Kamala Harris offered perhaps her most vehement justification yet for her prosecutorial career on Saturday, saying she sought to reshape a criminal justice system that many minorities consider fundamentally biased against them.
“Why is it that we should only be on the outside of the system?” she told an audience of 650 at a gala for the South Carolina National Assn. for the Advancement of Colored People. “Isn’t there a role for us to play being on the inside, where the decisions are made?”
The speech marked an attempt by the Democratic senator from California to find firmer footing in talking about her law enforcement record, which she has struggled to defend in the early months of her presidential campaign.
“In this election, regarding my background as a prosecutor, there have been those who have questioned my motivations, my beliefs and what I’ve done. But my mother used to say, you don’t let people tell them who you are. You tell them who you are,” Harris told a rapt crowd, adding, “Self-appointed political commentators do not get to define who we are and what we believe.”
Harris offered a frank assessment of the judicial system she worked in, telling the audience she was “cleareyed” when she chose to pursue her career.
“I knew prosecutors have not always done the work of justice,” Harris said, to approving murmurs in the audience. “There have been prosecutors that refused to seat black jurors, refused to prosecute lynchings, disproportionately condemned young black men to death row, and looked the other way in the face of police brutality.”
As a biracial woman, Harris argued, she injected a little-heard perspective into decisions on how criminal cases were prosecuted.
“It matters who is in those rooms. I knew I had to be in those rooms,” Harris said. “We always have to be in those rooms, especially and even when there aren’t many like us there.”
Harris’ prosecutorial past has been a recurring motif in her presidential run. Her campaign slogan, “For the people,” recalls how Harris would introduce herself in court as a county prosecutor early in her career.
She has displayed the interrogative skills honed in court in the U.S. Senate, where her rapid-fire grilling of Trump administration officials such as Atty. Gen. William Barr has earned her widespread acclaim among Democrats.
But her law enforcement ties have been eyed warily by some on the left, who have increasingly called for wholesale overhaul of the criminal justice system and question whether Harris did enough to advance such changes.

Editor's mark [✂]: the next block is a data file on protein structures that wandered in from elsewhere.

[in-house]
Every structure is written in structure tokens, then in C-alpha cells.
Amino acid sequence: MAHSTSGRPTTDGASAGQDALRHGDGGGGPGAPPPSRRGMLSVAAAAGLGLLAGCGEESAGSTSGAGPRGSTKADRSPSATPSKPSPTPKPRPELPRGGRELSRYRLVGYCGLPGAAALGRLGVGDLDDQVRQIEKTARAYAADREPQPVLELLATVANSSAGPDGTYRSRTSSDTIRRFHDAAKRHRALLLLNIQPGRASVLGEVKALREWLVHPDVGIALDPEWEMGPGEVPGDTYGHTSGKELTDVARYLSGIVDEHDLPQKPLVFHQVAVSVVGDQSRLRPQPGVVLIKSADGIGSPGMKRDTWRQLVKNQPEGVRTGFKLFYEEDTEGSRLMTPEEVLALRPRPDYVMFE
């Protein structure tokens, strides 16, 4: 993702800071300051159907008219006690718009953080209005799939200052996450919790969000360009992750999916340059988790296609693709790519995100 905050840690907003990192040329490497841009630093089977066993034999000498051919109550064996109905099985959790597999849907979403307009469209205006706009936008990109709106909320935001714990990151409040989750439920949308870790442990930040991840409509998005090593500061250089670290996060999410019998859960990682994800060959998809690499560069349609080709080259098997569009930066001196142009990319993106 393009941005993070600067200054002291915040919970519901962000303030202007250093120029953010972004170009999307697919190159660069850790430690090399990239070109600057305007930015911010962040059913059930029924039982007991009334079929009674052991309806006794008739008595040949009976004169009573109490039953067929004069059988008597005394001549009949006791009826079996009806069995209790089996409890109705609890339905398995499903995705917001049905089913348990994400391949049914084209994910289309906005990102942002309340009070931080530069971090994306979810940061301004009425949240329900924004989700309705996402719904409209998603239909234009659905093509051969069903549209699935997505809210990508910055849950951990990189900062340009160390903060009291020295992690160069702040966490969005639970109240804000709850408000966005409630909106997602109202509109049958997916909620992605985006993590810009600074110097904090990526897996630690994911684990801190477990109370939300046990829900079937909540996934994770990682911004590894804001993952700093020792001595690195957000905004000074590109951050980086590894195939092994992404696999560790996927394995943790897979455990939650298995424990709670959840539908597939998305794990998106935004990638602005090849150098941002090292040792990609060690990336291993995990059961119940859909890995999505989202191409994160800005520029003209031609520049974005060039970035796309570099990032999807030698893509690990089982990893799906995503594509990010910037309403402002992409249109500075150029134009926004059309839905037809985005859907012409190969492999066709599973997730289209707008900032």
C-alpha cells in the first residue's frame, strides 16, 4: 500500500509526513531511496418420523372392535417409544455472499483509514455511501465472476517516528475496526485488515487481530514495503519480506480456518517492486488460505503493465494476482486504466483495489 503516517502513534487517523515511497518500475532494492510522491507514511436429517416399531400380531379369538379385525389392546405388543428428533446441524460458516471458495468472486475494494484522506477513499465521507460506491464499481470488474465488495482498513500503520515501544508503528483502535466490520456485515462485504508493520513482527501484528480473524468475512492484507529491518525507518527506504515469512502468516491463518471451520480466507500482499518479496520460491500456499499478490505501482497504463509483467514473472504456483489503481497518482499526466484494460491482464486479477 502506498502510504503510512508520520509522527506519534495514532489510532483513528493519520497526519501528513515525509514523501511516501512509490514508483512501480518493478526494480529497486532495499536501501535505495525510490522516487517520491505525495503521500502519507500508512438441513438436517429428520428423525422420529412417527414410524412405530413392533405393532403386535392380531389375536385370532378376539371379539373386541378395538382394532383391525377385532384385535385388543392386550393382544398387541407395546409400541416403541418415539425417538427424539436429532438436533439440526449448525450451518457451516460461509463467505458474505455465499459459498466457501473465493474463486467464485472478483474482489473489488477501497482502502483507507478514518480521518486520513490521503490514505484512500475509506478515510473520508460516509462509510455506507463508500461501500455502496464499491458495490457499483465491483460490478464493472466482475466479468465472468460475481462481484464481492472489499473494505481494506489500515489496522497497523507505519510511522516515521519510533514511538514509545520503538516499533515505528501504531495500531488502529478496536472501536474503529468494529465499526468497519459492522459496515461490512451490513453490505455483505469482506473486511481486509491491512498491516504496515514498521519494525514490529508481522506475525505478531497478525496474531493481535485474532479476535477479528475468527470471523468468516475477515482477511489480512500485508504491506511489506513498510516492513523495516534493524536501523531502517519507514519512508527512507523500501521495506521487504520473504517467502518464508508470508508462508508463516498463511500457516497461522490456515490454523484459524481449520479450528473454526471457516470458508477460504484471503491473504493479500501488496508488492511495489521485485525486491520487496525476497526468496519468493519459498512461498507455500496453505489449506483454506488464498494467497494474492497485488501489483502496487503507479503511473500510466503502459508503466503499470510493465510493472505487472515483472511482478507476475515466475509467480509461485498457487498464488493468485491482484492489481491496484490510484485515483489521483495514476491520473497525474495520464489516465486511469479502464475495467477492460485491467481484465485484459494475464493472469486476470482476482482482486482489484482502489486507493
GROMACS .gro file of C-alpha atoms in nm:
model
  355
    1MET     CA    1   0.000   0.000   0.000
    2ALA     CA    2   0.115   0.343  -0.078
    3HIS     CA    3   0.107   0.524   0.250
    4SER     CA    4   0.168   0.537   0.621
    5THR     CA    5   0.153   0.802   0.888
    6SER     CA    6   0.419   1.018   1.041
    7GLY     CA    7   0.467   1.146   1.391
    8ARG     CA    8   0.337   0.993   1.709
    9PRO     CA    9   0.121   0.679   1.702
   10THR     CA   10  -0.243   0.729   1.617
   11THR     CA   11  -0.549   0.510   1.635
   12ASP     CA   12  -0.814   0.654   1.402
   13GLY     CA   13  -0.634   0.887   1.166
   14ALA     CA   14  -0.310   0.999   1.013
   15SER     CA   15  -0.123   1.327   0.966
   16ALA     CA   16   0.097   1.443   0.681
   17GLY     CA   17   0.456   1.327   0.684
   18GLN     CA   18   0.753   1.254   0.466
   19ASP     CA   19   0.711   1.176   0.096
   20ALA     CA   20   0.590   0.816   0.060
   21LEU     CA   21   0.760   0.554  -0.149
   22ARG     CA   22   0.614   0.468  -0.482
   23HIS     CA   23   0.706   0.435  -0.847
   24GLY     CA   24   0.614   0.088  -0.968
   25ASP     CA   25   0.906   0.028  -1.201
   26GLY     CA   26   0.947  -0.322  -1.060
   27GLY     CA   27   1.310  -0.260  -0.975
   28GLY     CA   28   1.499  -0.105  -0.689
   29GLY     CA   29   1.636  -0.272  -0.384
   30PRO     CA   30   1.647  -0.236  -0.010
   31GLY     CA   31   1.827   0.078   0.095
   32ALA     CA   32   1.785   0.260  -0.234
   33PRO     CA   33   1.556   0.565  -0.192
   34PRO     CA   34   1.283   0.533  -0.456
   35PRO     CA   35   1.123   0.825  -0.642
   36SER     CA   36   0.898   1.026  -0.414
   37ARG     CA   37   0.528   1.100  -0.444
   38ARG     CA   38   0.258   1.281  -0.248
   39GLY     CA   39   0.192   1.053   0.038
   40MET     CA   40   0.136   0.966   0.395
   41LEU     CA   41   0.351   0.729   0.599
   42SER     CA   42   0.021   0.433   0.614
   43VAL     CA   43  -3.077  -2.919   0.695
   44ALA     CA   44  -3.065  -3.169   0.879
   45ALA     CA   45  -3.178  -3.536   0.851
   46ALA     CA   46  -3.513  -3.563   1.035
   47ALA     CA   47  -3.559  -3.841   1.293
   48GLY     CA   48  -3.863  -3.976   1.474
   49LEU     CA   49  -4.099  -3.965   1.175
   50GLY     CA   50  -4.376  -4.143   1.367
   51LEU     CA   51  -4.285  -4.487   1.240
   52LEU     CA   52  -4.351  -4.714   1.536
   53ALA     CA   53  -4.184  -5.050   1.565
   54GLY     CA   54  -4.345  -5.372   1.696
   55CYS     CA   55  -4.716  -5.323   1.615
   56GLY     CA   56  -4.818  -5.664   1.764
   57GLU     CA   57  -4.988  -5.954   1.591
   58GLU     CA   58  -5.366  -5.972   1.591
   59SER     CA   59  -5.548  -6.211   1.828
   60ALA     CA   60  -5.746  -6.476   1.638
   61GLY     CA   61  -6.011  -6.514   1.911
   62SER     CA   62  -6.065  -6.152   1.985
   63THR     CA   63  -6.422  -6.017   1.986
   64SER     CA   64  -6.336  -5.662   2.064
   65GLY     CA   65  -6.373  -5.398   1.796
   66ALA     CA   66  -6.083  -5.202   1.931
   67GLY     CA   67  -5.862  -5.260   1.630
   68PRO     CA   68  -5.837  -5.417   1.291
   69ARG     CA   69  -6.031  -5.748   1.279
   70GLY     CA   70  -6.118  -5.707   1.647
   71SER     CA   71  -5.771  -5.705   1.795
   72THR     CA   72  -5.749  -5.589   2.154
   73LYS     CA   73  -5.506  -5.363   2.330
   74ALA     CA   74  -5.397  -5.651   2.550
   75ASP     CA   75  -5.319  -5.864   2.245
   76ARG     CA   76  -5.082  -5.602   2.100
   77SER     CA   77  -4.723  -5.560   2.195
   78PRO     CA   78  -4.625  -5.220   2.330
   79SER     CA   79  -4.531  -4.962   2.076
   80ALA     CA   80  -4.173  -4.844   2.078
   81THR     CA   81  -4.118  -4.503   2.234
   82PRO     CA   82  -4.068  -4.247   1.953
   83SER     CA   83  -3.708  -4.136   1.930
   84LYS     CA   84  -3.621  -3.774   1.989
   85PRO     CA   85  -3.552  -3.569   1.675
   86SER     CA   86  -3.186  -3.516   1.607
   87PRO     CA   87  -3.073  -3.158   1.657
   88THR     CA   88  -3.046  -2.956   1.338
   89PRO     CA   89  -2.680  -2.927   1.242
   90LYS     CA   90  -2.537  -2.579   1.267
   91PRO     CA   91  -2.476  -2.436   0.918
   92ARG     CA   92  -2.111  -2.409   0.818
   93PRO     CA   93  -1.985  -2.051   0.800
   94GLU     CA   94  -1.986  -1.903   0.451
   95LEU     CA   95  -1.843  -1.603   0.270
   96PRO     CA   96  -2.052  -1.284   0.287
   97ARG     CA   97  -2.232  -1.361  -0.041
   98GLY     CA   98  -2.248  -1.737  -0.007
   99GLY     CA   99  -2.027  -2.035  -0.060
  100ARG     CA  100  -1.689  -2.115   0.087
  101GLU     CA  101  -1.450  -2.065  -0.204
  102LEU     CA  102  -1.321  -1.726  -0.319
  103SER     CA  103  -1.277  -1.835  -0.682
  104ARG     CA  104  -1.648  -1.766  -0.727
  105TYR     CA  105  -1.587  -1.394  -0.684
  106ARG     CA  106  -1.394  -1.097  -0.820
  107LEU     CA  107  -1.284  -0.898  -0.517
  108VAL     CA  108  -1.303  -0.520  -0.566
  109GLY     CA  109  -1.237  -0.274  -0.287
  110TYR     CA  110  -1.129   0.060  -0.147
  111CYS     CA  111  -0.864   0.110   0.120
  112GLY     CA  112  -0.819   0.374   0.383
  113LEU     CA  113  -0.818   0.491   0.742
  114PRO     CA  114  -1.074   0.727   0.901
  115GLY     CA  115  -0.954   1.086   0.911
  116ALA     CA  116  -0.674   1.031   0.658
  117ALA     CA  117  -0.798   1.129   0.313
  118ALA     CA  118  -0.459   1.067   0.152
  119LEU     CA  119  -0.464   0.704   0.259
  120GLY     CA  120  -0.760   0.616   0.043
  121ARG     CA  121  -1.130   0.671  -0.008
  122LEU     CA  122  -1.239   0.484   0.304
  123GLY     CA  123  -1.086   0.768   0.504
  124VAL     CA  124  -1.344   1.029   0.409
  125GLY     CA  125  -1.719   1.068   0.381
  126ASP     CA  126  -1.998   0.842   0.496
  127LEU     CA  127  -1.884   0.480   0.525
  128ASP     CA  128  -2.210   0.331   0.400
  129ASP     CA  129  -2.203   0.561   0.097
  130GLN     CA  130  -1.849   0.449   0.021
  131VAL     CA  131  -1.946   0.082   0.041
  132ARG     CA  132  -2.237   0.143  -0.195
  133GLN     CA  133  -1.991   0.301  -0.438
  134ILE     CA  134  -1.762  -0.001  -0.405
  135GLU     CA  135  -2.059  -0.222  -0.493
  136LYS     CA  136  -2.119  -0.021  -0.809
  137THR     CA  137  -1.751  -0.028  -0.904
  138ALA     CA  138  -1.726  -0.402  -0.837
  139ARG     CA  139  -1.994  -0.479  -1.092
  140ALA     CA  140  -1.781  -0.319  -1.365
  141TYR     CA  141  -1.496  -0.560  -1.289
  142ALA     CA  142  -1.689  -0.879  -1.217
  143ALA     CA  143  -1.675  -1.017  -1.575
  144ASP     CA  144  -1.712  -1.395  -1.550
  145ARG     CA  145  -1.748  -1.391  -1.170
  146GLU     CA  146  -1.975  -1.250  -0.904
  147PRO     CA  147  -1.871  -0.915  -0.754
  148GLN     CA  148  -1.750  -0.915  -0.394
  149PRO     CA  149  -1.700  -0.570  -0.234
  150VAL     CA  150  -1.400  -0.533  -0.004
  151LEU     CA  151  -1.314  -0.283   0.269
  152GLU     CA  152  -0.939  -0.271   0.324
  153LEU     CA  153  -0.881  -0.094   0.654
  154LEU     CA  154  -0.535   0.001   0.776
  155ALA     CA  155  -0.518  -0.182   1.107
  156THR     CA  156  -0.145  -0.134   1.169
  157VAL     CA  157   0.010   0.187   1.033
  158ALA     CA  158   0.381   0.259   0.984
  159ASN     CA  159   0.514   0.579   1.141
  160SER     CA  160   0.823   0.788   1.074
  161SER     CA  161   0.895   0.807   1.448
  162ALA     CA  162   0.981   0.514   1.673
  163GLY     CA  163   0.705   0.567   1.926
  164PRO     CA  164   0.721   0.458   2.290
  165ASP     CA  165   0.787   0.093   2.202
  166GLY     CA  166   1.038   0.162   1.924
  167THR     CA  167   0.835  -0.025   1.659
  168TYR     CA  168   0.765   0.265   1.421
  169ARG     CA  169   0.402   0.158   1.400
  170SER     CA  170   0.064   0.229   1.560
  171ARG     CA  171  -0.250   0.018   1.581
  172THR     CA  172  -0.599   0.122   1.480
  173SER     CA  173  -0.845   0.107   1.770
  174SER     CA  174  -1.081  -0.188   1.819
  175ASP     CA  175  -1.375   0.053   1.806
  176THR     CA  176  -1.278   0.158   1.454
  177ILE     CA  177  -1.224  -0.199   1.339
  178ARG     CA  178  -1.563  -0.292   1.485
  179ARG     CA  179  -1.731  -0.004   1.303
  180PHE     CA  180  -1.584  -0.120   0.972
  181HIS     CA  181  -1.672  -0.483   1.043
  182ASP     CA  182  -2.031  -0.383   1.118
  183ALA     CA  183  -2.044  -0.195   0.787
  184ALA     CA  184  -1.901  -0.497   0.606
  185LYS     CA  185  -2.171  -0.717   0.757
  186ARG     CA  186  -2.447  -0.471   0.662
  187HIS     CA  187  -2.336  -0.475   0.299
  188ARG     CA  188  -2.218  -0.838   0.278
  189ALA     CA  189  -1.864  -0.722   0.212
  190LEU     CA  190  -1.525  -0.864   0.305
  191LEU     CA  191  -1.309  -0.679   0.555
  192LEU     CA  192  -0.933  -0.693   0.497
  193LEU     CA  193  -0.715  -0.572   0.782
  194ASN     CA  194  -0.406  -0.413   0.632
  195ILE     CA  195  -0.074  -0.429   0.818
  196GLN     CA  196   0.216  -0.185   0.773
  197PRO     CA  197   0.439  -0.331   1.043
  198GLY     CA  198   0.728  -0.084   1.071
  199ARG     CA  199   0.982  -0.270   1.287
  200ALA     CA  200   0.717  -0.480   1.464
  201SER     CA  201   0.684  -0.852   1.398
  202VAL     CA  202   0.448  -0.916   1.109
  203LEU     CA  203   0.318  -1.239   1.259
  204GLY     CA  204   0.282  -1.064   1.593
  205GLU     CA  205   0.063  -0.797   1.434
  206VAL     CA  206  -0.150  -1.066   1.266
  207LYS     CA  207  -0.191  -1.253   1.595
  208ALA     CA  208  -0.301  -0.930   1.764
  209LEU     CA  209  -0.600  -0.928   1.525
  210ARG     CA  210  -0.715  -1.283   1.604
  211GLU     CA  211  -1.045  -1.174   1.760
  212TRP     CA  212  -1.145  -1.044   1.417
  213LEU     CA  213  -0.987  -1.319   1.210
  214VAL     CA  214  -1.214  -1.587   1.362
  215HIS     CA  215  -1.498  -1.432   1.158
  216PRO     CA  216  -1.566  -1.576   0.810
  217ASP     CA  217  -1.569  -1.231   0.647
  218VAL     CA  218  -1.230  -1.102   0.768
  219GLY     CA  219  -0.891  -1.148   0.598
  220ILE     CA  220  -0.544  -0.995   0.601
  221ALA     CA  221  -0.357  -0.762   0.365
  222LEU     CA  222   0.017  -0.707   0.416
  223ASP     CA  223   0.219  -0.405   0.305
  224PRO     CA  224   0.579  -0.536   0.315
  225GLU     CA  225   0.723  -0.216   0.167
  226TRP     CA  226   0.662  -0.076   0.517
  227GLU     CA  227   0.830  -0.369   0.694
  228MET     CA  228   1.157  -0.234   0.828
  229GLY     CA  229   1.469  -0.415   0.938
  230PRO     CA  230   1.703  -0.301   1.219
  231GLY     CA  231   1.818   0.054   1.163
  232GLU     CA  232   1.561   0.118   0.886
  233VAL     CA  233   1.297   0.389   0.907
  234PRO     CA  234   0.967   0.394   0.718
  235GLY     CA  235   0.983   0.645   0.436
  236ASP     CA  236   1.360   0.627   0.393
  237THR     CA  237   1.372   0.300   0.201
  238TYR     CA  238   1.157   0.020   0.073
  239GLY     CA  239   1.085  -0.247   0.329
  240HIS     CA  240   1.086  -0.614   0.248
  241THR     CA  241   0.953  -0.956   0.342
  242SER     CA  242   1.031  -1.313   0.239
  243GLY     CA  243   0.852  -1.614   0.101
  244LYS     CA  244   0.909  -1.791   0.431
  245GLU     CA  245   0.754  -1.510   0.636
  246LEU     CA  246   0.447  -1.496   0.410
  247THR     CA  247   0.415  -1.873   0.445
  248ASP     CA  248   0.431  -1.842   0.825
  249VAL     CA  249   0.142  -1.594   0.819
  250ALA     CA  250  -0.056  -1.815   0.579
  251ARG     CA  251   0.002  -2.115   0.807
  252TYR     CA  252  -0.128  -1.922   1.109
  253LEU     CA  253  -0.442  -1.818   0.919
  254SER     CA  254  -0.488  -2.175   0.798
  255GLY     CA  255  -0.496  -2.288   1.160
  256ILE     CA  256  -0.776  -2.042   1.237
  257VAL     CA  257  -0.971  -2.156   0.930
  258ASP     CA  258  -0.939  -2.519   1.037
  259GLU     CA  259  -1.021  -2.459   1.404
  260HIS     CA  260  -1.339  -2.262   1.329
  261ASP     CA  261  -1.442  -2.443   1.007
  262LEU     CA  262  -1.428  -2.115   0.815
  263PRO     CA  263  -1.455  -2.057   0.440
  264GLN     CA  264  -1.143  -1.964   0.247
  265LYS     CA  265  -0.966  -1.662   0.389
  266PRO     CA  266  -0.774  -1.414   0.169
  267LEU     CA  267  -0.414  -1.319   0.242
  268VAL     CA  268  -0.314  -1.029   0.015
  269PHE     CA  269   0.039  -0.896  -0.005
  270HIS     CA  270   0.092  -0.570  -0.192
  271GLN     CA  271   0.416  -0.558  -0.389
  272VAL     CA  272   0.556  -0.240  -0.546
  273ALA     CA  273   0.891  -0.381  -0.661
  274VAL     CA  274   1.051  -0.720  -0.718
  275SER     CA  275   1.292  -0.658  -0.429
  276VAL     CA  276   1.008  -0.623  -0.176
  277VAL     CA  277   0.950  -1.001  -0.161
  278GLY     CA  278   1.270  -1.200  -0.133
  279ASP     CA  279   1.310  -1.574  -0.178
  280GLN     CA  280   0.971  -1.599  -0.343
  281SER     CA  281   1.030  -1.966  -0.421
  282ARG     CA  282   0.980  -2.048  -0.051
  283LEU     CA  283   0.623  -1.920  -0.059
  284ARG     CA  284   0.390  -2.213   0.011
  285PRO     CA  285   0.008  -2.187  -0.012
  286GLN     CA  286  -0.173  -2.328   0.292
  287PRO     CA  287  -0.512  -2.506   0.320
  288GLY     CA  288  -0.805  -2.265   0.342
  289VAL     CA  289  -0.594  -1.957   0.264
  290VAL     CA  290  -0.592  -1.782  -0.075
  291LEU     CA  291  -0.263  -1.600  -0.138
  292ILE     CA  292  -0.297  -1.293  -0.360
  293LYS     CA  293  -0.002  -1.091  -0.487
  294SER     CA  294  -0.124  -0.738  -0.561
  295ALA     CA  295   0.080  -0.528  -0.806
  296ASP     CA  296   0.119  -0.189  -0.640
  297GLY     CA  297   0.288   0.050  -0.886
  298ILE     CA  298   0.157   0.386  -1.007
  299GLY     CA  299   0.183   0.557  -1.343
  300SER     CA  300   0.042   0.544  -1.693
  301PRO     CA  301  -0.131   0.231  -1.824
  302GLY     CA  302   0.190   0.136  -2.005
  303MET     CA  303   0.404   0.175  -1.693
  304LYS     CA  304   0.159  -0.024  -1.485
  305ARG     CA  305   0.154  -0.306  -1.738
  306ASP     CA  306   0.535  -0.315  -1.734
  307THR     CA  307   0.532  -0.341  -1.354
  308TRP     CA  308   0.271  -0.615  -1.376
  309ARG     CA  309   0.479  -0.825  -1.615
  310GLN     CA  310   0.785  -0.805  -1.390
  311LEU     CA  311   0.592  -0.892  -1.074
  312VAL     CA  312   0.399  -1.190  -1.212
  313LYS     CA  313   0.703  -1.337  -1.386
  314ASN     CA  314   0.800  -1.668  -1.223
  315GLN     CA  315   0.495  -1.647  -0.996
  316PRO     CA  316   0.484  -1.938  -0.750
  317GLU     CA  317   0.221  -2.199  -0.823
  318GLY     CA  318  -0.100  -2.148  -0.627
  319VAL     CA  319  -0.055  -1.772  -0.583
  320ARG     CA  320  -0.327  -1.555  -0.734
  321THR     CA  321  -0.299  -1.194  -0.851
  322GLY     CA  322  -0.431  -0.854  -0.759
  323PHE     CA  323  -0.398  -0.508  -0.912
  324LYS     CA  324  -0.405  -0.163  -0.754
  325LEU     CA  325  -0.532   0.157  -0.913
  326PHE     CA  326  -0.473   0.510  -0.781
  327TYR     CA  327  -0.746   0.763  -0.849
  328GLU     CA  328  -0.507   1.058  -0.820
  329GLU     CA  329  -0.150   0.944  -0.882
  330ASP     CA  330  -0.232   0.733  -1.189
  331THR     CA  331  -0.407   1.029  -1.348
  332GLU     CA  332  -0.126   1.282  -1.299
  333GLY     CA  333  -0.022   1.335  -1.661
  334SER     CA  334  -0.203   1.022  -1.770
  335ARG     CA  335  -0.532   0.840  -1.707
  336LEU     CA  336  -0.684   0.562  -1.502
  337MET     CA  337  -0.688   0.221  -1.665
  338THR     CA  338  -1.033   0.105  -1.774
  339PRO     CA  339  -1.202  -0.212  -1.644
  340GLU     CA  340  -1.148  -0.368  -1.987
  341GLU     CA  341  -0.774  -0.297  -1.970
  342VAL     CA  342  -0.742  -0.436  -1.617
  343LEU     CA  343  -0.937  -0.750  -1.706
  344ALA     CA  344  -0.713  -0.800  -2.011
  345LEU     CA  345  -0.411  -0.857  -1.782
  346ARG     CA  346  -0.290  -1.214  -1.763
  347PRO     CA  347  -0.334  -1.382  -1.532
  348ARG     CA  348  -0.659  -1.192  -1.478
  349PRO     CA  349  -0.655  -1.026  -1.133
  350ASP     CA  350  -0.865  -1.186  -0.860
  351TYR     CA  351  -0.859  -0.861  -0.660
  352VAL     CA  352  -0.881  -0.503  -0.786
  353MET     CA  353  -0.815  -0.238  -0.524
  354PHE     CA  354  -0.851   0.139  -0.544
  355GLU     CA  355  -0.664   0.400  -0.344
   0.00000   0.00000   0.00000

Harris has found herself on the defensive for her anti-truancy efforts, a signature initiative during her tenure as San Francisco district attorney and then as California attorney general. Earlier this year she said she regretted the “unintended consequence” of some parents being jailed under a law she championed to crack down on chronic absenteeism among schoolchildren.
Harris also said last month that she now backs independent investigations in cases of police use of force, a tool she resisted in the past in deference to local prosecutors.
In her speech on Saturday, Harris articulated her vision of an ideal criminal justice system, one that is premised on the notion that “safety is a civil right.”
“Let’s talk about a myth — the myth that black people don’t want public safety,” she said. “That is simply not true. Every community wants to be safe.”
Harris spoke largely in a deliberate, almost subdued tone, appearing to want her audience to catch every word of her explanation of her career rather than get swept away.
The restrained delivery surprised Gwendolyn P. Finley, a retiree from Rock Hill, who said she appreciated the contents of Harris’ address but found it lacking verve.
“To be a prosecutor, I expected a little more bite,” said Finley, 63. “Like you’re pleading a case.”
Overall, Harris got a warm reception from the NAACP audience, which broke in numerous times to applaud, particularly once she turned her attention to President Trump.
“We’ve got to hold this guy accountable by prosecuting the case in front of the American people against four more years of this administration,” Harris said.
“And I’ve prosecuted a lot of cases. But rarely one with this much evidence,” she added to enthusiastic cheers.
Attendees said they were largely unfamiliar with Harris’ history in law enforcement, but said that having that experience on her resume would not be a drawback.
“In South Carolina, it’s an asset,” said Chris Simmons, 58, a fraud investigator from Columbia. “As far as the more educated voters, it’ll play well.”
South Carolina, which holds the fourth Democratic contest, has a pivotal role in the nominating process, and black voters, who account for at least 60% of the primary electorate, are the state’s most courted constituency.
Minnie P. Thomas, a social worker from the Columbia suburbs, agreed that Harris’ legal experience could appeal to voters, but she wanted assurance that Harris, if elected, would use her presidential pardon power to tackle racial disparities among the incarcerated.
“We do not want her to come in and allow our vote to get her there, and then turn around and be an oppressor to the African American race,” said Thomas, 61.
For Thomas and others in the audience, the hurdle Harris faces in the race is not backlash over her past experience, but skepticism that she could win in the general election.
Julia Patterson, an elementary school secretary from Camden, gushed after the speech that Harris was “wonderful, sincere, honest — a genuine spirit.”
But that did not mean Harris had won her support.